Superstitious Pope Francis Says Don’t Send Him Early Birthday Wishes
ROME — Most people start to slow down when they turn 80. Not so with Pope Francis who will celebrate his birthday on December 17. But Francis is no ordinary octogenarian. The Argentinian-Italian is relatively spry for his age, suffering only a few age-related health glitches, including sciatica and lower back pain, all while globetrotting to Sri Lanka, the Philippines, Bolivia, Kenya, Uganda, Cuba, Mexico, the United States, Greece, Armenia, Poland, Georgia and Sweden among his apostolic voyages in the span of just two years.
At the age of 21, he suffered a severe infection, which led to the removal of one of his lungs, but he is not known to suffer any other major health problems—unless superstition counts.
Ahead of his birthday, the Vatican press office had set up a string of new email addresses for well wishers to send their felicitations in seven different languages, including English at [email protected], Spanish at [email protected], and Latin at [email protected]. They even encouraged people to tweet to @Pontifex using the hashtag #pontifex80 so the wishes could be easily collected and given to the pope.
The only problem is that the pope thinks it brings bad luck to anticipate birthday greetings.
On Wednesday during his regular weekly audience, Francis made a confession. “I’ll tell you something that will make you laugh,” he said, smiling nervously. “In my country, expressing greetings ahead of time brings bad luck and those who do it are jinxers.”
Then he went on reluctantly to accept cards and even a cake as he made his way through the crowds, no doubt hoping that his holiness would be enough to ward off any bad luck that might ensue.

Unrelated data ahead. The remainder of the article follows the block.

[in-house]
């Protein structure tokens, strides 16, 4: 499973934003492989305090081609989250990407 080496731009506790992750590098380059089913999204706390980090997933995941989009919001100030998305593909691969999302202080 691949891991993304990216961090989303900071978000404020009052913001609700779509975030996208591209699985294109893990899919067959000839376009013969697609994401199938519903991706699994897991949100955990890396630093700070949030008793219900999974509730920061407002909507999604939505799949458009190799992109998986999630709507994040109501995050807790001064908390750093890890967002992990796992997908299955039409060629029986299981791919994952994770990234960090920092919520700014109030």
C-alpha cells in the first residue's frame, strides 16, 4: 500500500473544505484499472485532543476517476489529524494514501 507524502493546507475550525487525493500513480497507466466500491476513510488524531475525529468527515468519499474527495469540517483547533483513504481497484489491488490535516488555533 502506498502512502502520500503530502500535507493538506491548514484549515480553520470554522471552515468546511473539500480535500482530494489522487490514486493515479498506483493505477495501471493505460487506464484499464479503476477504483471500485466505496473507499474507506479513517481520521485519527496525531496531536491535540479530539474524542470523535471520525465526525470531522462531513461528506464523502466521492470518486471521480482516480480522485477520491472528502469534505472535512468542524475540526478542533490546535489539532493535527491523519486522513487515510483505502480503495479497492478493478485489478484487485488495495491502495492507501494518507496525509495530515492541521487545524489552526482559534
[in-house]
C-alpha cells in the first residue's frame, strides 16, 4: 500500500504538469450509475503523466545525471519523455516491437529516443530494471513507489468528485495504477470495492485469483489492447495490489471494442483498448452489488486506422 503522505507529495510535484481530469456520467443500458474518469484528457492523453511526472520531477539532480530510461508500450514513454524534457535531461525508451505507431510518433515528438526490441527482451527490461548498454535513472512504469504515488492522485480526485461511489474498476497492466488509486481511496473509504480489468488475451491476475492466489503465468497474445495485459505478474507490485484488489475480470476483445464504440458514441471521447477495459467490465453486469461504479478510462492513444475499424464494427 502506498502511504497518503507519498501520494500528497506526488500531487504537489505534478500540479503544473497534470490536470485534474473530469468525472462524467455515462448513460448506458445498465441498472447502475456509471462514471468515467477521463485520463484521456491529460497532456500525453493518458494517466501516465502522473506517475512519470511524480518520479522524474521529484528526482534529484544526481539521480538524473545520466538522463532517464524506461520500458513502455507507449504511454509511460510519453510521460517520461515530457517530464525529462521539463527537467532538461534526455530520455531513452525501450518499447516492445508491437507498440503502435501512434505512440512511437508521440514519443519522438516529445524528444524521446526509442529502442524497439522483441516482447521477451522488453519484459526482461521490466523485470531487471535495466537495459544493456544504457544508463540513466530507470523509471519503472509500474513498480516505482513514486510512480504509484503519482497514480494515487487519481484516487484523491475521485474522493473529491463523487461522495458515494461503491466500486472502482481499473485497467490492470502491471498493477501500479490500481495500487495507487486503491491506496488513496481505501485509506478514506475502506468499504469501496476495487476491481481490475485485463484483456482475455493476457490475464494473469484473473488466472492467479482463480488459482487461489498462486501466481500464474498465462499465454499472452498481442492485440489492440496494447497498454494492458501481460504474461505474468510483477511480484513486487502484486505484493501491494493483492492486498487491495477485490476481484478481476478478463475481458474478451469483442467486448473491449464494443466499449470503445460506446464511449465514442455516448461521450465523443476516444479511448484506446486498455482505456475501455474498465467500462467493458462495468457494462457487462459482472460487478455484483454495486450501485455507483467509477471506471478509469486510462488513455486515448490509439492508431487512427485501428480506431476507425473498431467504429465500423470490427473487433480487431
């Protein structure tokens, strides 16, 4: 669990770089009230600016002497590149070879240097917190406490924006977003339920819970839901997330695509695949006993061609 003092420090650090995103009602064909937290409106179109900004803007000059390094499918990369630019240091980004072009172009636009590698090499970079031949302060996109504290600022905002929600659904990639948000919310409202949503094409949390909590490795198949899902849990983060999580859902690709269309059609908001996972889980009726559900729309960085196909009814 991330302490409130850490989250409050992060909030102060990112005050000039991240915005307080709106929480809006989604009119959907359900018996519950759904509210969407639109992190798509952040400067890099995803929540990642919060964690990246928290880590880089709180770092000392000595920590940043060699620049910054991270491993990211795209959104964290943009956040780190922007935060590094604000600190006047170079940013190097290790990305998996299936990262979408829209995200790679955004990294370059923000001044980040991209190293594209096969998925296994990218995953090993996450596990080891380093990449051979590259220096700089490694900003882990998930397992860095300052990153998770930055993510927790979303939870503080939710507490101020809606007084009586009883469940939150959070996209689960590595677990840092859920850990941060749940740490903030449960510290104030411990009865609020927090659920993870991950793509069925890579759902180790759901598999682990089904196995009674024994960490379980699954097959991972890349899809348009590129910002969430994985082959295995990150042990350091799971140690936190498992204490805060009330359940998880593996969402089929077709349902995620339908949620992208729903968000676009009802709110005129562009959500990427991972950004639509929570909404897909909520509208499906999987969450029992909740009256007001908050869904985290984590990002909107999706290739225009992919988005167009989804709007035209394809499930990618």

It’s not the first time Francis has shown himself a little bit superstitious. Almost since his papacy began in March 2013, he has asked people to pray for him and said on numerous occasions that he “had a feeling” that he would “only last two or three more years,” which some have construed as his wish to ward off death by talking about it.
Whether he is really worried that early birthday greetings will bring him bad luck may never be known, but the significance of his 80th birthday is lost on no one. It’s the age at which cardinals can no longer vote for the next pope, and it is the age that most clerics are asked to resign from their committee and congregations within the Holy See. Pope Benedict XVI was 85 when he resigned, paving the way for the Francis papacy, citing his “deteriorating health” due to his “advanced age.”
Still, Francis doesn’t look like he means to slow down any time soon. He already has plans to visit Brazil, Colombia, India and Indonesia in 2017, and he’s said he would visit Ireland in 2018 and maybe even Panama in 2019. Clearly, he thinks his luck will hold out until then.